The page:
We arrived just in time to catch Typecast’s last two songs, which they seemed as eager as the crowd to finish. Their performance wasn’t bad; in fact it was rather good as most of their gigs are. It was simply a matter of not being able to wait for Saosin to take the stage.


Not for the impatient, Saosin took their time setting up. The band’s beetle logo, which was projected on the screen some twenty minutes before the show started, really got the crowd going. At first, people would scream and clap whenever the beetle would shift directions, but after a while they tired of it, and resorted to sticking their fists in the air in front of the projector, right where the beetles’ behind was.

Finally, the performers went on stage, beginning their set with “I Keep My Secrets Safe." Almost instantly, hundreds of cameras went flashing in the air. I remarked, “these kids have probably never experienced a concert where people hold up their lighters," which was unfair of me, because the audience was not just composed of kids.

‘Small heart’

Saosin itself began as a sort of secret, having earned their main stage success and massive fan base through word-of-mouth. Their songs were downloaded over five million times on MySpace and they scored primetime on the Vans Warped Tour, all before releasing a full-length album.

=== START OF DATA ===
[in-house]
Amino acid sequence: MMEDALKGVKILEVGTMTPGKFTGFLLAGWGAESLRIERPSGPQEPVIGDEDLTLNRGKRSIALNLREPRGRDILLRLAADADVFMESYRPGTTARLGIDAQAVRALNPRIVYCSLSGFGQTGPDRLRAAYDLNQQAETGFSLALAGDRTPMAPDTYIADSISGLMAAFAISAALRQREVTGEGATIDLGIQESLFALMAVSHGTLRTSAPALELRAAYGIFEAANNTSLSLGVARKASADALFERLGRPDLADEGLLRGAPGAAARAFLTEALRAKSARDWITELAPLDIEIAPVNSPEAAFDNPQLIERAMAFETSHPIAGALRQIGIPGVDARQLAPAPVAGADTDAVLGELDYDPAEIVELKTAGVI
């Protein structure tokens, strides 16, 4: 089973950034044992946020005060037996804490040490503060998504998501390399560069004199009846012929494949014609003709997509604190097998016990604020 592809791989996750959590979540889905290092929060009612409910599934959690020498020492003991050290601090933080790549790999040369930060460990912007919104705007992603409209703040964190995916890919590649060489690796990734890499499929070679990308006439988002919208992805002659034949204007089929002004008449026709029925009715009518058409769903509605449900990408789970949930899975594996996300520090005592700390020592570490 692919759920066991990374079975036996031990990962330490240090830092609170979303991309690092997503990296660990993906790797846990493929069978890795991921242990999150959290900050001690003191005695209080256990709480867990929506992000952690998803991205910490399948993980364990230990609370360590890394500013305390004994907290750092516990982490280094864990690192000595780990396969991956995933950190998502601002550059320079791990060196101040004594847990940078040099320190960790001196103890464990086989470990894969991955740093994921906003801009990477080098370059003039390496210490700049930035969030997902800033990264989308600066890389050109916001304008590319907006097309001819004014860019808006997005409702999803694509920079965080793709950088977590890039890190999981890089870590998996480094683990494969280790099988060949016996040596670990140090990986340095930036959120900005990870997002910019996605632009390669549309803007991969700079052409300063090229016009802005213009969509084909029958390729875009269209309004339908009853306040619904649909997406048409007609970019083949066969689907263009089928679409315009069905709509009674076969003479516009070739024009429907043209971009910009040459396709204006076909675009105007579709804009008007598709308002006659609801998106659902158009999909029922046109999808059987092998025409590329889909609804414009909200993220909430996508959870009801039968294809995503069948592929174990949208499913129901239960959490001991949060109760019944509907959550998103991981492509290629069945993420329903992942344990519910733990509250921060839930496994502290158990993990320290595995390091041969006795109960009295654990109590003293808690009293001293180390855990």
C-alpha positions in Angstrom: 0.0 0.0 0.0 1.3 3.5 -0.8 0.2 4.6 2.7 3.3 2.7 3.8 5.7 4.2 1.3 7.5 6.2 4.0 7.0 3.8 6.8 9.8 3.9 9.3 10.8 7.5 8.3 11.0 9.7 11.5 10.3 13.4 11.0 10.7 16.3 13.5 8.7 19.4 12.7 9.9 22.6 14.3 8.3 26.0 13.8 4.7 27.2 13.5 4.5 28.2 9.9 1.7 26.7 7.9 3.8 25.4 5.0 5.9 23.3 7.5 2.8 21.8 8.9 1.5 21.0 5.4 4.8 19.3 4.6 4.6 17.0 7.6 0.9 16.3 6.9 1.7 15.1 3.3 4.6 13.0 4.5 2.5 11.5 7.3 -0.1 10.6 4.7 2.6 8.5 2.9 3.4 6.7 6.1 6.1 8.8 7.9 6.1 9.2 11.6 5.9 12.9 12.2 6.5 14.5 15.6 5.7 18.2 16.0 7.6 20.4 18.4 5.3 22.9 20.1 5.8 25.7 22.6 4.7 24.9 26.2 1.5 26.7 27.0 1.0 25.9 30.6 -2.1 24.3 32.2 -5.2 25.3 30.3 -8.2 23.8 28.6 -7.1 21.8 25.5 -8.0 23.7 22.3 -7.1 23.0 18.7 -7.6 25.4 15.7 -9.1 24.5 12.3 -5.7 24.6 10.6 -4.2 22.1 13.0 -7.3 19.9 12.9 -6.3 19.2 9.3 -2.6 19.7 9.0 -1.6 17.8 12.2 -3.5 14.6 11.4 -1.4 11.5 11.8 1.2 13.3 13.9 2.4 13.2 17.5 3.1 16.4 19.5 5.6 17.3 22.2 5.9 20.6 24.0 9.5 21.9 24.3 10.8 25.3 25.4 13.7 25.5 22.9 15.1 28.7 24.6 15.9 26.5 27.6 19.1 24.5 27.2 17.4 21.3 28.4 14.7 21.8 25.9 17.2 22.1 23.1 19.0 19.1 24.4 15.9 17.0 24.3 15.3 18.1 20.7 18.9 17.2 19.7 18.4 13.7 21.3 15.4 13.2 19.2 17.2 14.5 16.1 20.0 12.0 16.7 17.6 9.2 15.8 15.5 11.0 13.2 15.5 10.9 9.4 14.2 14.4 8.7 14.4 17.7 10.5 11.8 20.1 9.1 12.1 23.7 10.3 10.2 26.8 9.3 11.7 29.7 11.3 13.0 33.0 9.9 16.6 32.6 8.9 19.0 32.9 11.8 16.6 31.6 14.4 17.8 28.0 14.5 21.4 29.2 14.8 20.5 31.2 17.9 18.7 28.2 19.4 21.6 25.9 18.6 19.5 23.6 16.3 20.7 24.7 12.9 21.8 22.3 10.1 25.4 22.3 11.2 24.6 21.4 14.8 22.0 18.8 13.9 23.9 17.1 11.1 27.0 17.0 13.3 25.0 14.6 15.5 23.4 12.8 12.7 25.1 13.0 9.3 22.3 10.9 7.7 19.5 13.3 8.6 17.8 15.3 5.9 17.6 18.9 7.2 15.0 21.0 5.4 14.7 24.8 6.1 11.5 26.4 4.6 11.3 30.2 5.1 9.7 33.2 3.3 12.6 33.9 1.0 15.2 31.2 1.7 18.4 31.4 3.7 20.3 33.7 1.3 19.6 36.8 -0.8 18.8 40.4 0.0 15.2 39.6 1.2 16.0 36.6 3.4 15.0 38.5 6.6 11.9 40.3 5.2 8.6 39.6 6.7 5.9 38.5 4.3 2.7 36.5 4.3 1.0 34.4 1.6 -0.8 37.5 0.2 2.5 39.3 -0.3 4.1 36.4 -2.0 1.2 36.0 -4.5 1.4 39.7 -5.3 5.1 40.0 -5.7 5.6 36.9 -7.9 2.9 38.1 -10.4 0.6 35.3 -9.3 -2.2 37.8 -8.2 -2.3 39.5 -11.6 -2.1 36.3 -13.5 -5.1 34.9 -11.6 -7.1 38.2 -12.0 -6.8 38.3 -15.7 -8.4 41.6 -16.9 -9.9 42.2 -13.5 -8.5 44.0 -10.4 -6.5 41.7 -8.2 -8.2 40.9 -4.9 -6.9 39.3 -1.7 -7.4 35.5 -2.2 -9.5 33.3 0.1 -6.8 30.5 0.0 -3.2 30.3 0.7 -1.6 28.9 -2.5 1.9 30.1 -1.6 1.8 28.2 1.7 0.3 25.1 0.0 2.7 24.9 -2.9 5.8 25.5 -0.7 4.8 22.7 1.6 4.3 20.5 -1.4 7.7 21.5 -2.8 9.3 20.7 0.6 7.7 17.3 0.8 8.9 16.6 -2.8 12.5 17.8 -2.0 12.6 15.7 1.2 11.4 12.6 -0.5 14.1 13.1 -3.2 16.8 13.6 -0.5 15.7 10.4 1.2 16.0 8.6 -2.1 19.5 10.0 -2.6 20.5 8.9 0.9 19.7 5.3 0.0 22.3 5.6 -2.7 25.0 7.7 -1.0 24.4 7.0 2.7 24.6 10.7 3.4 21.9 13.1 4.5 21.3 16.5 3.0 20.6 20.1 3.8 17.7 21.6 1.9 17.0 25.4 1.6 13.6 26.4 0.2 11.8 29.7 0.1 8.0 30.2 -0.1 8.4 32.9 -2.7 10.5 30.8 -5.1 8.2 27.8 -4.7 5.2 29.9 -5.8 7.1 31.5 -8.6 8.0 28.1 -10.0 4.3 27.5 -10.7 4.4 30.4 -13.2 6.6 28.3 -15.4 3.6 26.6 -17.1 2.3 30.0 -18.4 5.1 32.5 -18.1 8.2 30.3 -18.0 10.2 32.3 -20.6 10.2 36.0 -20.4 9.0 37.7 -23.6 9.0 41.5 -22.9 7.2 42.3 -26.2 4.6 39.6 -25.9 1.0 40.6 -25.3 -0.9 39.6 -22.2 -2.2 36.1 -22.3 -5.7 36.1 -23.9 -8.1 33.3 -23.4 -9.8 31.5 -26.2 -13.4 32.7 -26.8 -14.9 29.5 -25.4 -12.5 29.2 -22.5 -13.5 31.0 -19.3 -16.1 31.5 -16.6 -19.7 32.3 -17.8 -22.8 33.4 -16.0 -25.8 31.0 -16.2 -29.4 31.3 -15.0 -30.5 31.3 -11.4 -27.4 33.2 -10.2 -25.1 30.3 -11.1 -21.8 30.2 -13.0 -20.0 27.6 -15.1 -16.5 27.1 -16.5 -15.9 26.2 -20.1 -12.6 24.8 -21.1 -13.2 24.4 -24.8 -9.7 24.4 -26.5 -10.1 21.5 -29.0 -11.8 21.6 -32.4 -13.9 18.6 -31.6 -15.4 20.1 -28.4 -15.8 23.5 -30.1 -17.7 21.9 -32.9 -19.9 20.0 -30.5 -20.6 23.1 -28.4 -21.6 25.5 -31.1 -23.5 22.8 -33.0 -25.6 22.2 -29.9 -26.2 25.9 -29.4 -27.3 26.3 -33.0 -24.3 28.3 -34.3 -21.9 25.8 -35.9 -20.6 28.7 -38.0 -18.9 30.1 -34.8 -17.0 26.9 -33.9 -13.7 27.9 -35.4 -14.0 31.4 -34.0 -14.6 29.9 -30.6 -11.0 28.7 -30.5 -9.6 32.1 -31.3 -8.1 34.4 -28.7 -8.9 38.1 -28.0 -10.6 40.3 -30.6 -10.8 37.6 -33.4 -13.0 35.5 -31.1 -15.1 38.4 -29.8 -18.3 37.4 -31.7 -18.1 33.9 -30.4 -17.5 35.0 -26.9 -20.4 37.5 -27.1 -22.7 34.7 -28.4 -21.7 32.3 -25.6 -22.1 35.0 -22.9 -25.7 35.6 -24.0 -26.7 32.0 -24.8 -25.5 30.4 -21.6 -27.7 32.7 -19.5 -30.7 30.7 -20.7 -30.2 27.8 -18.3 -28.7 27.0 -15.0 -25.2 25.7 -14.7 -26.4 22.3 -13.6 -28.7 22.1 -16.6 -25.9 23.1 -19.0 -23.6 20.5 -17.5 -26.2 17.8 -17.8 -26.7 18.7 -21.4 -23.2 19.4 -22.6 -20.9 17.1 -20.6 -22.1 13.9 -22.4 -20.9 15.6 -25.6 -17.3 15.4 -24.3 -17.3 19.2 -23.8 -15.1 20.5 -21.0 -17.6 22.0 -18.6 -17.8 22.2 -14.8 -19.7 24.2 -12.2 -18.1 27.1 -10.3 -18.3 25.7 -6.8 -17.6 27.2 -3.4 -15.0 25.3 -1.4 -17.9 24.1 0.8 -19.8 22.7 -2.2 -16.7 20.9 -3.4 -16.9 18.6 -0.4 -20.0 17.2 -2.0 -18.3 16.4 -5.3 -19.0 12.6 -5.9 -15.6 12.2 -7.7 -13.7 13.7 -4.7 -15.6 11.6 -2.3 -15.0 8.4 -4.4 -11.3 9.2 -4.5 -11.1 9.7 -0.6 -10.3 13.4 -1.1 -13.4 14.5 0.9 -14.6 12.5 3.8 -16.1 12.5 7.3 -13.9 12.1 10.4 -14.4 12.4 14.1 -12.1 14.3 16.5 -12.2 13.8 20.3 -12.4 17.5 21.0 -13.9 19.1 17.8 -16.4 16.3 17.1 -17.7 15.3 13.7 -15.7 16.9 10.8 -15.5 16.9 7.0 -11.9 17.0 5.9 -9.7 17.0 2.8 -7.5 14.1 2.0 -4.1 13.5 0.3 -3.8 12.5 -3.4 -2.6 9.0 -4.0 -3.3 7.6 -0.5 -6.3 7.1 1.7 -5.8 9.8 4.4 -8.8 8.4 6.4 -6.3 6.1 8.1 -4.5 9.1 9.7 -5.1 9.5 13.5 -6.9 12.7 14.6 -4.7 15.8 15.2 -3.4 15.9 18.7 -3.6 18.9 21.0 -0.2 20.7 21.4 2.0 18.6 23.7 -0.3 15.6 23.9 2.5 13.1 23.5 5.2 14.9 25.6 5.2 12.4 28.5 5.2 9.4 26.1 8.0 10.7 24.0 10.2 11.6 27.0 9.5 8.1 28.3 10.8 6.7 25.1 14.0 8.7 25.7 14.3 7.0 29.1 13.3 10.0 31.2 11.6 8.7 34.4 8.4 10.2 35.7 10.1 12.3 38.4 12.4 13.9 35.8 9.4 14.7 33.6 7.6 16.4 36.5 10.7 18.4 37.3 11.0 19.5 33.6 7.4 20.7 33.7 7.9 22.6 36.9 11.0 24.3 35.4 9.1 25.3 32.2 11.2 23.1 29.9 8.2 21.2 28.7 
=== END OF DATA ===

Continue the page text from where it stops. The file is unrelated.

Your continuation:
Their music began in Orange County in 2003 with their self-released first EP, Translating the Name. (Saosin means “small heart" in Chinese, a term derived from a 15th century proverb about fathers advising their sons who were being married off for money not to get emotionally involved with their brides.)

After the original lead singer Anthony Green (formerly of Zolof, currently of Circa Survive) left, Saosin discovered high school student Cove Reber in a nationwide search. A contract with Capitol Records was signed soon after. Aside from Reber who is now Saosin’s vocalist and lyricist, the band is composed of bassist Chris Sorenson, drummer Alex Rodriguez, and guitarists Beau Burchell and Justin Shekoski.

To be honest, I am more an Anthony Green fan than a Saosin fan, but majority of the crowd last Friday would probably be against me. Reber was charming as far as long-haired, t-shirt and jeans-clad vocalists go, especially since he took the time in the middle of a song to take a video of the crowd. (Note to rock stars: cameras are the way to the Pinoy collective heart. We are, after all, the people who wave at news cameras, no matter the crisis.)